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Lake Lanier Fishing Report: Cooler water leads to better bass fishing
Eric Aldrich
Local bass angler Eric Aldrich poses with a fish he caught. - photo by For The Times

The lake level continues to drop and is down to 1,068.07 or 2.93 feet below the normal full pool of 1,071. 

Lake temperatures are in the upper 70’s and have finally dropped into the 70s. The main lake and creeks mouths are clear with some stained green water in areas. The creeks and rivers are clear to very stained in the backs due to low rain inflow. The Chattahoochee River below Buford Dam is slightly to very stained. Check generation schedules before heading out to the river at 770-945-1466.

Bass: During this past week, we have welcomed in much cooler mornings. Once the sun breaks the surface, the fish start schooling well. These fish will settle down around brush during the day, but we have seen the better fish schooling deeper all day. These big spotted bass are out away from the banks, points and visible structure and have been out roaming over open water, chasing blueback herring. 

There is no doubt that the bass activity has taken a change for the better with the cooler lake and air temperatures. The question is how good are our anglers at catching the bigger open water fish. The problem with these big spotted bass is that fishing for them will make you either a hero or a zero. 

Anglers are casting a variety of lures, due to the increased surface activity. Some work better some days and others work better in varying conditions. Most folks have been casting topwater plugs, SPRO McSticks, Spybait and other moving lures to catch the 1« to 3-pound schoolers in closer to the brush and banks. If you can get away from the banks to where the bluebacks are, you just may catch a couple of big fish.

Over the past few weeks, the buzz bait was working well, but the falling water conditions that pulled the fish away from the banks have really caused the bite to fall off. Pitching and dragging bigger jigs have accounted for some big fish, but the numbers are not huge. 

Skipping jig head worms or Jerk Minnows both around deeper docks and also around the blueback schools has worked very well.

Striper fishing has been best early in the day, but it can remain good well into the day. Start your day with a tank full of blueback herring that have the proper salt and ice to keep them alive for the outing. The stripers have started to move around a good deal from the surface on down to 40-50 feet deep. Your Lowrance Electronics will help you to both locate and tune in to the stripers in late summer and early Fall.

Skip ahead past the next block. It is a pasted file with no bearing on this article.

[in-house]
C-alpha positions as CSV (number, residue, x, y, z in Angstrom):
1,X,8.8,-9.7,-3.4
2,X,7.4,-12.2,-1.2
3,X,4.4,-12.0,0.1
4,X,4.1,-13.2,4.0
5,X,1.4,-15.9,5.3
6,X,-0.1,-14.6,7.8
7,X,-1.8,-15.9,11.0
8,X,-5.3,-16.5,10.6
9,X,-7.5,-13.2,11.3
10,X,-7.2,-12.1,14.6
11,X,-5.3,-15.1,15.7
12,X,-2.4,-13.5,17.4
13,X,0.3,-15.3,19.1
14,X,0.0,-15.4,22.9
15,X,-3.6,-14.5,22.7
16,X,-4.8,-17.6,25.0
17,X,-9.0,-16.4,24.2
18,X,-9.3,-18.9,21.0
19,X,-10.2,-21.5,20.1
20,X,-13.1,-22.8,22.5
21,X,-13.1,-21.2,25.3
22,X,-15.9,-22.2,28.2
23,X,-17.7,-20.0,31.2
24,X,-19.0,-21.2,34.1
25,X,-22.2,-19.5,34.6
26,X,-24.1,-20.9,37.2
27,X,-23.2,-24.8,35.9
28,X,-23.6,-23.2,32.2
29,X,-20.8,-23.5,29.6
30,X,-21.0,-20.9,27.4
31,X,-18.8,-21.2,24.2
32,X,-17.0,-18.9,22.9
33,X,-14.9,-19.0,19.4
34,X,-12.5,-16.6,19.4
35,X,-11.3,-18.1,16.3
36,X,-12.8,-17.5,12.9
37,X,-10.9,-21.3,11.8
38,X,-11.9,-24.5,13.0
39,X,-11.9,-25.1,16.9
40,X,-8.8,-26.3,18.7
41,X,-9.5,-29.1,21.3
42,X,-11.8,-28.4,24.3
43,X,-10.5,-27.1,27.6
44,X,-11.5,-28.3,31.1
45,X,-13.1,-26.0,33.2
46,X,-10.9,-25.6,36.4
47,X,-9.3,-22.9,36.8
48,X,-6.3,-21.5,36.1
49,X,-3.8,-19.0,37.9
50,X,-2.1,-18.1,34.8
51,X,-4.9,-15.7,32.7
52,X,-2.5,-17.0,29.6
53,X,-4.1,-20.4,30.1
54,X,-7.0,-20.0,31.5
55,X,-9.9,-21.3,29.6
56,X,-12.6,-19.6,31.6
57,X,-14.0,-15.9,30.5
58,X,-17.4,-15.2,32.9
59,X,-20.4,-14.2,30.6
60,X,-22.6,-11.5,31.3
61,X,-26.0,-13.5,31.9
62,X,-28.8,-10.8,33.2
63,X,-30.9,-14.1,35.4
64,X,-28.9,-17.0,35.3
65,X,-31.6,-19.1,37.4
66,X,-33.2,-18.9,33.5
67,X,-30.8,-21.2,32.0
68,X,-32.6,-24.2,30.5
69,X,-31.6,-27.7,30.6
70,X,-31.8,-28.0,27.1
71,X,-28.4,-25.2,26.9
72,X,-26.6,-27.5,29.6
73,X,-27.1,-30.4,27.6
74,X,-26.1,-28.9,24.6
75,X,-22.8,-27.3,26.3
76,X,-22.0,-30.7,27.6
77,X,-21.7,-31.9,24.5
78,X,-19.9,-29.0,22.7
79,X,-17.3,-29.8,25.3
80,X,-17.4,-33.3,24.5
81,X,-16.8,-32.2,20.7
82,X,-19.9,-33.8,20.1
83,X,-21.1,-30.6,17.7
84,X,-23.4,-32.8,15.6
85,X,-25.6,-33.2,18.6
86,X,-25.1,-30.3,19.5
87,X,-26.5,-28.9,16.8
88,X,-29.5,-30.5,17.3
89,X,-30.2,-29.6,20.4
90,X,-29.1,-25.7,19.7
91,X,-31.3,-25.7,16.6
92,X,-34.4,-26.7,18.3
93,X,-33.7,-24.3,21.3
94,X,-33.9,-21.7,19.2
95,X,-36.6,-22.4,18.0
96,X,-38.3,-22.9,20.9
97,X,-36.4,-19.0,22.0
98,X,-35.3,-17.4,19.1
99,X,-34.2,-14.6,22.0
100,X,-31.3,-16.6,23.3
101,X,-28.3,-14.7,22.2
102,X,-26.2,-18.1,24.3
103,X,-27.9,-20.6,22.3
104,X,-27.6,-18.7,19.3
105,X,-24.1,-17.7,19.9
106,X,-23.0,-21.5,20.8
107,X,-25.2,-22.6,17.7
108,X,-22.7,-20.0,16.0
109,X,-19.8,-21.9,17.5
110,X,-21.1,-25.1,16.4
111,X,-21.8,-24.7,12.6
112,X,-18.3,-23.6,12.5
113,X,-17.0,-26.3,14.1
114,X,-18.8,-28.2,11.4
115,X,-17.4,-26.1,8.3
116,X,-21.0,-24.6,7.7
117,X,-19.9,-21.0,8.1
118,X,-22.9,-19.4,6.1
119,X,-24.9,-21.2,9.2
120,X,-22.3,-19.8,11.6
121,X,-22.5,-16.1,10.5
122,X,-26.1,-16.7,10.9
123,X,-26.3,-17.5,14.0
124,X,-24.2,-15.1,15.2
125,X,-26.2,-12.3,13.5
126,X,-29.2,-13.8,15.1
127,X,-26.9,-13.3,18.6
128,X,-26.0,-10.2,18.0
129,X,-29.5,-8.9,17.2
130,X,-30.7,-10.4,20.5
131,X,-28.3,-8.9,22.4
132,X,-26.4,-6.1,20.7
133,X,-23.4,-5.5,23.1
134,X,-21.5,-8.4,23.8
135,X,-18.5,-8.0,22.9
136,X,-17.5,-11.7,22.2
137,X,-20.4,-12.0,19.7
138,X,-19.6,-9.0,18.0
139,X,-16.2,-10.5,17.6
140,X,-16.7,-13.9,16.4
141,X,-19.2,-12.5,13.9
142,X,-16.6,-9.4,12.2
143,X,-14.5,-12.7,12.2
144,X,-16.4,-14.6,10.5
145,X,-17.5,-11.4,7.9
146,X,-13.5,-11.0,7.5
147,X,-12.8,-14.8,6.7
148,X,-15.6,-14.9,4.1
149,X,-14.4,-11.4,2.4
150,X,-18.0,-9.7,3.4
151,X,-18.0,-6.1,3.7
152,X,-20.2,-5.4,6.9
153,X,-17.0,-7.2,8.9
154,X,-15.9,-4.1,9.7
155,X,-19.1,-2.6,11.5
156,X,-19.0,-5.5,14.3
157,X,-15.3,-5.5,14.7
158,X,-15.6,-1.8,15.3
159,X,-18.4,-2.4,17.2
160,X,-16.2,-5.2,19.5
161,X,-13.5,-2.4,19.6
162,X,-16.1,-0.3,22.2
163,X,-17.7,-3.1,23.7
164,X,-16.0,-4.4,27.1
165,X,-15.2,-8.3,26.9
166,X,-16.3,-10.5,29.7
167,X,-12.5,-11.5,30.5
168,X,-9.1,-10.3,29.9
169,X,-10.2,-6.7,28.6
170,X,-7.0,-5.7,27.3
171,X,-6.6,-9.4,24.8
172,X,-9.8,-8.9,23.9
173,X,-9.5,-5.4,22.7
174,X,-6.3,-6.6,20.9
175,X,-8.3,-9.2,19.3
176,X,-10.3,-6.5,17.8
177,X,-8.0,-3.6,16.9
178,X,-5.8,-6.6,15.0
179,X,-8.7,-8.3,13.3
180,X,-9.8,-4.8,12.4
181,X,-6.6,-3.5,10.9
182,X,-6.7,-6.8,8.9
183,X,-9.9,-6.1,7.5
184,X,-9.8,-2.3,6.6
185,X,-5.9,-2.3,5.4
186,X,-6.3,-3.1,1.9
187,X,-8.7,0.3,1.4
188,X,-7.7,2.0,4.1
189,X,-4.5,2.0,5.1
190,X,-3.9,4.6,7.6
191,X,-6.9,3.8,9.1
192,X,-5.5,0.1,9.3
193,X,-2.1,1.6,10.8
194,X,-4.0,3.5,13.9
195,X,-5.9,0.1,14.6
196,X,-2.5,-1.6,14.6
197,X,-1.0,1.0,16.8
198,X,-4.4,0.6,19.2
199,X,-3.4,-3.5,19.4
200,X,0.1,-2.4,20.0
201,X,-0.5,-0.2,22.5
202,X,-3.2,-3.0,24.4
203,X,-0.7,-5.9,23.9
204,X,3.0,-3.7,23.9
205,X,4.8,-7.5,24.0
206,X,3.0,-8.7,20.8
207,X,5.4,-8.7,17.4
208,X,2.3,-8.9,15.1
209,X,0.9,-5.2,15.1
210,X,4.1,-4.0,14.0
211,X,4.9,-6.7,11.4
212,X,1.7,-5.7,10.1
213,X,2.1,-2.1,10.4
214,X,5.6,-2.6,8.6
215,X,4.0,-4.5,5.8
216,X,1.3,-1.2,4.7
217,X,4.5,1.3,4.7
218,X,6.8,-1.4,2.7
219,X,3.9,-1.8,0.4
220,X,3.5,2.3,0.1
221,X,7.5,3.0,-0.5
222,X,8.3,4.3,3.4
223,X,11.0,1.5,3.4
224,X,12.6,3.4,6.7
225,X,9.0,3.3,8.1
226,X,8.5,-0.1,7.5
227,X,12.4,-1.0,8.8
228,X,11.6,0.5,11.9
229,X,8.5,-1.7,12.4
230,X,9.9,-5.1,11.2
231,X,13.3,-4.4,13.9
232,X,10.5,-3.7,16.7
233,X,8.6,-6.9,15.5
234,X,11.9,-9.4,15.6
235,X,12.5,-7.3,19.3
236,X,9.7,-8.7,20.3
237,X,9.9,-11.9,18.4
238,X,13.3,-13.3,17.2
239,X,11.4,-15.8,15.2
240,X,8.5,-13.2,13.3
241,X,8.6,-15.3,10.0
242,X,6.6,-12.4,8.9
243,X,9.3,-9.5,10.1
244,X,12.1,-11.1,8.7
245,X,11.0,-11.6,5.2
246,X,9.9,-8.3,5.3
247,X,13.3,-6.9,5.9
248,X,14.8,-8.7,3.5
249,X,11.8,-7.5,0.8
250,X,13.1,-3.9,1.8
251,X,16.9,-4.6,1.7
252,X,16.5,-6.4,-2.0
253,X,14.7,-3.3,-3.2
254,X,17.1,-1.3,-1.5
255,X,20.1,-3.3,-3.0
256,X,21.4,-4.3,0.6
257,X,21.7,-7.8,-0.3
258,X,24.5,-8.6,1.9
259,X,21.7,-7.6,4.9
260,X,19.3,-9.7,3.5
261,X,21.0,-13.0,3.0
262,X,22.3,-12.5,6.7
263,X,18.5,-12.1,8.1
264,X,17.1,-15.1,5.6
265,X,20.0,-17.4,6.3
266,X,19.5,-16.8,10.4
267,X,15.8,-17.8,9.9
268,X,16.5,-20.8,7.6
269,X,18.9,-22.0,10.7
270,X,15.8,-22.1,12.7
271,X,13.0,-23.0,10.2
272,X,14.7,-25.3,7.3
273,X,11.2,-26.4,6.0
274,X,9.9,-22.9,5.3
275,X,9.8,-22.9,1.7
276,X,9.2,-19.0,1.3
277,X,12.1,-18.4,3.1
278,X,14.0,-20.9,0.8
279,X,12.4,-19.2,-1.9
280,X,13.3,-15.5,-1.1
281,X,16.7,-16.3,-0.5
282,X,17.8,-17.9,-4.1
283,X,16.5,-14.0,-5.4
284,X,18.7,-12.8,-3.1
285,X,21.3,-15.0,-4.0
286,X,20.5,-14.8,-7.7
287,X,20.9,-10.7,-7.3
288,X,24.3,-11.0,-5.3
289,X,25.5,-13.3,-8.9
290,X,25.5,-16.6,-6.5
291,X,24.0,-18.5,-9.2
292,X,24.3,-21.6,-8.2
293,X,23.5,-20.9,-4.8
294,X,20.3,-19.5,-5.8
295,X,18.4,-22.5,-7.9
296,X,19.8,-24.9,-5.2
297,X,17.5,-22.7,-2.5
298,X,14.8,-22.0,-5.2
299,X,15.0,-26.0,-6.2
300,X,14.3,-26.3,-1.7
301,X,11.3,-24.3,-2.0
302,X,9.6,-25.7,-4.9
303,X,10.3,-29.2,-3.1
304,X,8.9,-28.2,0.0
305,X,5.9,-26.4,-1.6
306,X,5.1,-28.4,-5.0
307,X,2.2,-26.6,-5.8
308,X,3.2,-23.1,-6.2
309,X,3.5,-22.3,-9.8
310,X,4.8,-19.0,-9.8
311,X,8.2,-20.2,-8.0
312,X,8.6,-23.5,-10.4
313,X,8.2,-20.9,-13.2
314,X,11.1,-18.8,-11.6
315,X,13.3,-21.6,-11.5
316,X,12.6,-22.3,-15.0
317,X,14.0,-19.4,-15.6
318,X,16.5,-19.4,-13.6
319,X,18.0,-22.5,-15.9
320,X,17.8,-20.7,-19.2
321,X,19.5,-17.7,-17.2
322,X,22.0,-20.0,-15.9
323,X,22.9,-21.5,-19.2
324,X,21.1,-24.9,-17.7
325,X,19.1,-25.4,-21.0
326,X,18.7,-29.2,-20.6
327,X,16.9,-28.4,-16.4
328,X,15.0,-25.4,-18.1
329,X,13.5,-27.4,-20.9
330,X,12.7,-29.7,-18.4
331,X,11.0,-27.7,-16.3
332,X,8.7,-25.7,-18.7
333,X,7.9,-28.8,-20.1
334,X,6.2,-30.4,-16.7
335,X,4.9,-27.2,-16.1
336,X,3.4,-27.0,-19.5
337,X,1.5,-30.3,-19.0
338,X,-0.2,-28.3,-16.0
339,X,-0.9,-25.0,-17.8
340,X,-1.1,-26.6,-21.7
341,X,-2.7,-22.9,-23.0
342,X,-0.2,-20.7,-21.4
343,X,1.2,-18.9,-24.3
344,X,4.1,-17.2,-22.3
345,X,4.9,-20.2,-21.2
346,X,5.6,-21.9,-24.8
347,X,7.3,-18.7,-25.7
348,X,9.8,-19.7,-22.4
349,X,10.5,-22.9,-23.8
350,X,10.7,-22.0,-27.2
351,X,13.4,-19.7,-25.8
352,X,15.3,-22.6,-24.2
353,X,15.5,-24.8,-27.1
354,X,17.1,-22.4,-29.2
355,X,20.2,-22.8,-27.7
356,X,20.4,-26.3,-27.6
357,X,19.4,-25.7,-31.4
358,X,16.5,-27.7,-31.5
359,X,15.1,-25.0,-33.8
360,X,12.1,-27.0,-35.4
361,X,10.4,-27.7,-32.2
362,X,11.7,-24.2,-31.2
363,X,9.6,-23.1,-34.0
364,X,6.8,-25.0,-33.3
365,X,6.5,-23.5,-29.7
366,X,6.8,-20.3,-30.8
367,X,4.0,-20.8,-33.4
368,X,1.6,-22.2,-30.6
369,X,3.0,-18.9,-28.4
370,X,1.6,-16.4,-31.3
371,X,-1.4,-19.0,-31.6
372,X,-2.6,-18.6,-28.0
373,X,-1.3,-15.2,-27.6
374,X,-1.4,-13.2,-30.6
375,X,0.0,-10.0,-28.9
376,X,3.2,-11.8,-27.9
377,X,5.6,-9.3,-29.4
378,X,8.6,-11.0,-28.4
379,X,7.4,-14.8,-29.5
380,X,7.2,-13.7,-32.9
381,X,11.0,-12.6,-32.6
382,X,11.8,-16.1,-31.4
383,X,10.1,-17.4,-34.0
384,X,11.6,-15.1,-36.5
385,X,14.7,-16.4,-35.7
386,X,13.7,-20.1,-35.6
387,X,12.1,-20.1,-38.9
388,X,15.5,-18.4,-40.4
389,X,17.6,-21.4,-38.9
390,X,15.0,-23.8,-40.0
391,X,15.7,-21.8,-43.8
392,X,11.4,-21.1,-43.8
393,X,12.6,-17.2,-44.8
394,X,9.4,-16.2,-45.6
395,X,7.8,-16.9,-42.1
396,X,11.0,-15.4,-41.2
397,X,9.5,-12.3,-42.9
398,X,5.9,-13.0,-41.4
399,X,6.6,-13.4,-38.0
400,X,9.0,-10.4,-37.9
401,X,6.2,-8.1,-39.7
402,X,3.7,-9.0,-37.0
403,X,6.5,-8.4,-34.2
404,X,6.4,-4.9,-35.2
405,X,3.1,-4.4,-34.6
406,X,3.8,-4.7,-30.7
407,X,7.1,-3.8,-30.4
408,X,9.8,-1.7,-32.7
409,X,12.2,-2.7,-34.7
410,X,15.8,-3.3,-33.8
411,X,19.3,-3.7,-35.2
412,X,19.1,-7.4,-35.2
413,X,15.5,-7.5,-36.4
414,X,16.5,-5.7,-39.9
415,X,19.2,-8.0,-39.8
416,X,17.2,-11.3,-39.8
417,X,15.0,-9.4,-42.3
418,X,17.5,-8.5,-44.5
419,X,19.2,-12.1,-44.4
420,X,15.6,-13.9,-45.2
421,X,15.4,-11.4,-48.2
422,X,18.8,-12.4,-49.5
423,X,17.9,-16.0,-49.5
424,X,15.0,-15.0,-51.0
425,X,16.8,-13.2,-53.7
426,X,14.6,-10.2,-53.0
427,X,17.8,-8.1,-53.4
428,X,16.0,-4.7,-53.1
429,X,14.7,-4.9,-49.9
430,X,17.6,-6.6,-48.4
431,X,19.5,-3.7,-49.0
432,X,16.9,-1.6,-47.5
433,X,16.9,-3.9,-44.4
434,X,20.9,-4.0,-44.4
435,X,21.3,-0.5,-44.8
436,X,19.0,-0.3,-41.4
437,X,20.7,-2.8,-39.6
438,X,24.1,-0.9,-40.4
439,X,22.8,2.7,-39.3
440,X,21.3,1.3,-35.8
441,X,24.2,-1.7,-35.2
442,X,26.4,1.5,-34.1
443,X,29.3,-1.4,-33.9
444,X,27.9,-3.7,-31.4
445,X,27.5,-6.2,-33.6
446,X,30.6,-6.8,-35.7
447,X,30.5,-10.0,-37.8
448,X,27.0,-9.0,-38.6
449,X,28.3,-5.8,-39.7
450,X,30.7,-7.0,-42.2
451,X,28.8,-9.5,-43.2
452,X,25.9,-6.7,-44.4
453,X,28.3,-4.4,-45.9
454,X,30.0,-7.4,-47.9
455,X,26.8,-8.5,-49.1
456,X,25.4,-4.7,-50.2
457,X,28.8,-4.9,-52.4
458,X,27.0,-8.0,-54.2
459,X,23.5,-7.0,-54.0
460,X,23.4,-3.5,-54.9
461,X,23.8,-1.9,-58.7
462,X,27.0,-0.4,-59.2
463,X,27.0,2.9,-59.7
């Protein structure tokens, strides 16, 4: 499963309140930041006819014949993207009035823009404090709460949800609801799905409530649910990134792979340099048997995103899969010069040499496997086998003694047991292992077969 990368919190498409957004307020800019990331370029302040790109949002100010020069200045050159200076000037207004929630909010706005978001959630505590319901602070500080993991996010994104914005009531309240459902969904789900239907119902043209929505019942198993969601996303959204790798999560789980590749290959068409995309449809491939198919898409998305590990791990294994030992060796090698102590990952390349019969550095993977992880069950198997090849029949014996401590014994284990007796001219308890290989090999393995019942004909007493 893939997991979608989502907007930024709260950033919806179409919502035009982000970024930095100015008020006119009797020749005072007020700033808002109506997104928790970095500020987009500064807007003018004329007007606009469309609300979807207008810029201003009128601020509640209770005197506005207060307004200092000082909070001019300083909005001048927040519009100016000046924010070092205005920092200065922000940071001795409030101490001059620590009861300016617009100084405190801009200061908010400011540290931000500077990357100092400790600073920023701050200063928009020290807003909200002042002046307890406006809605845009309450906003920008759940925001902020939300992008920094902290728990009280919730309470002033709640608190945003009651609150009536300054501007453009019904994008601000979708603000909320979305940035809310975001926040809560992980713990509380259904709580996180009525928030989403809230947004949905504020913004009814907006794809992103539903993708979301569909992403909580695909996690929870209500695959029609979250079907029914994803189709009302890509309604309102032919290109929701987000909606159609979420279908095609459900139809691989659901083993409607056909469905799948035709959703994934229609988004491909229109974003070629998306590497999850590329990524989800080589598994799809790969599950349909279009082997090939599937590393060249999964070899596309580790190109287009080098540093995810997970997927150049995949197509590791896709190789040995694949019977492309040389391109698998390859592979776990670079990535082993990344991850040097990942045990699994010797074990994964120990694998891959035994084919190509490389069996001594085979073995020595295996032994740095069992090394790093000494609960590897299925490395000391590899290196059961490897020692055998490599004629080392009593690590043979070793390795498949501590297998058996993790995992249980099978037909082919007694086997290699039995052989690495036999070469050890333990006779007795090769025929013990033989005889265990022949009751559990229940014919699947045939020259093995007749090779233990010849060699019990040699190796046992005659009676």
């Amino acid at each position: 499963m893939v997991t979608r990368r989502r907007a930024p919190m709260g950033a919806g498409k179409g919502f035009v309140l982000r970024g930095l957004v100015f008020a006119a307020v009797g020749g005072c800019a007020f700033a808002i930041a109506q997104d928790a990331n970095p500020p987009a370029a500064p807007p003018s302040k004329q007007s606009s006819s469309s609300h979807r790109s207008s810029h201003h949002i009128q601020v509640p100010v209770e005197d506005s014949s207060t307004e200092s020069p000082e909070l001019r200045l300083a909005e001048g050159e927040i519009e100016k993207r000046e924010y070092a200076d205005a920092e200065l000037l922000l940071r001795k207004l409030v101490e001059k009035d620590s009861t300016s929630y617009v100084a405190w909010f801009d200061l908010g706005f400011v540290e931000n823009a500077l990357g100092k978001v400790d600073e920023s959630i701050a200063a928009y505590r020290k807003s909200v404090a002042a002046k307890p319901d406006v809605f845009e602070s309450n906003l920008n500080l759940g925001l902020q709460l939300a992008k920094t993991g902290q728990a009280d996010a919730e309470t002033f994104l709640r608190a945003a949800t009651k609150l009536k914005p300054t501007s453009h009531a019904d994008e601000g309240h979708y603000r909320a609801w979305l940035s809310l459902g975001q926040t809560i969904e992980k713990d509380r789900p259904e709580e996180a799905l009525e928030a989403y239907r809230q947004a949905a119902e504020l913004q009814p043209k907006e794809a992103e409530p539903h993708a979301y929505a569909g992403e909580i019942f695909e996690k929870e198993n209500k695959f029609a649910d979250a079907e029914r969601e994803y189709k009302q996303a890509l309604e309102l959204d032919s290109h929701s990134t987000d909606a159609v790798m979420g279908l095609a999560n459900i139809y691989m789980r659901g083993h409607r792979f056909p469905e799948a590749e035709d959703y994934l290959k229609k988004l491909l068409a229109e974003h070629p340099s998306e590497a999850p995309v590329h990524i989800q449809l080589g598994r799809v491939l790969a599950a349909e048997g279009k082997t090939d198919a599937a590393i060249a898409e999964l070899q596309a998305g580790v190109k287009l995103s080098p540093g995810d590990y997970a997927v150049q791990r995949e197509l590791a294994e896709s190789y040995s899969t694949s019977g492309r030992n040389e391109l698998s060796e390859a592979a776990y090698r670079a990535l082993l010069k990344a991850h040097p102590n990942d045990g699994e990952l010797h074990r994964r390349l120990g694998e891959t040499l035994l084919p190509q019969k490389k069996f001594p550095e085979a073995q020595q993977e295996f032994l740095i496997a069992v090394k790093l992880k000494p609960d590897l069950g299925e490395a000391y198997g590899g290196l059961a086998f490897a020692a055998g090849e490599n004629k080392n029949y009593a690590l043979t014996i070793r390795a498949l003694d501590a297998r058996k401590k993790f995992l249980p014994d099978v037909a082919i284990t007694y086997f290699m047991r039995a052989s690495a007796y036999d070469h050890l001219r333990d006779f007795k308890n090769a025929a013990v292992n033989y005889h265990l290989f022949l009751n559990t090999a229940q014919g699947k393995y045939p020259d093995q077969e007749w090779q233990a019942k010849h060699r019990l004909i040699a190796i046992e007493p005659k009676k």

Start out pulling herring on flat lines behind your boat, while casting Redfins or Zara Spooks from the front to any productive points in the mouths of the lower to mid-lake creeks. The stripers have been up early out in front of the longer points from Buford Dam, all the way up to River Forks. 

Most of the stripers you will hook this week shallow early will range from 5-7 pounds. The bigger fish have bitten both trolled rigs as well as down lines. 

Start out trolling a Captain Mack’s Mini-Rig and troll them on regular braid or 25-pound Sunline Natural Monofilament at 2 1/2 miles an hour. Keep an eye on your Lowrance Electronics and set out down lines anytime you mark a school of fish in that 25-40 foot range. 

The bigger fish have been located below the smaller fish on the surface. Always drop your herring down and power reel them up through the fish you see on the surface.

Crappie fishing has started to improve. 

Fishing brush from 15-25 feet deep around shad schools in the creeks and pockets is working. Cast small crappie jigs, tipped with a live crappie minnow, medium-sized minnow or spot tail has been producing a few bites early in the day. The bite has slowed around 8:30 a.m., but try again close to dark from 5 p.m. until sundown. 

If you can find lighted boats docks, fish them from dusk to around 11:30 p.m.

Bank Fishing: The weather continues to fluctuate, but the fish are moving shallow both on Lake Lanier and in your local farm and subdivision ponds. My favorite fish to catch — either shallow or deep — is the bass.

Many kids catch quite a few sunfish before they have a memorable catch that is very often a larger-than-normal bass. 

Bass are ferocious predators and they are easy to catch when the weather cools.

A plastic worm is one of the easiest lures to use, but one of the hardest to master. One of the best ways to start fishing for bass is to use a standard curly-tail worm hooked weedless on a Texas Rig. Simply slide a bullet sinker on your line, then tie a round bend 2/0 Gamakatsu Worm Hook behind the weight. 

String a six-inch curly-tail worm on to the hook as straight as you can make it. 

Crawl the worm over the bottom, logs or weeds at a slow pace. Each bite will be different, but most feel like a small fish pecking at the worm. Tighten your line, and if something pulls back then set the hook. You will remember your biggest bass or your children’s biggest bass for a lifetime.

Eric Aldrich is an outdoor writer, marketing specialist, guide and bass angler. He is currently booking teaching trips for Lake Lanier’s spotted and largemouth bass. Reports are based on personal experience and permission from a close network of friends. He would love to hear from readers, so please email me at Remember to take a kid fishing. 

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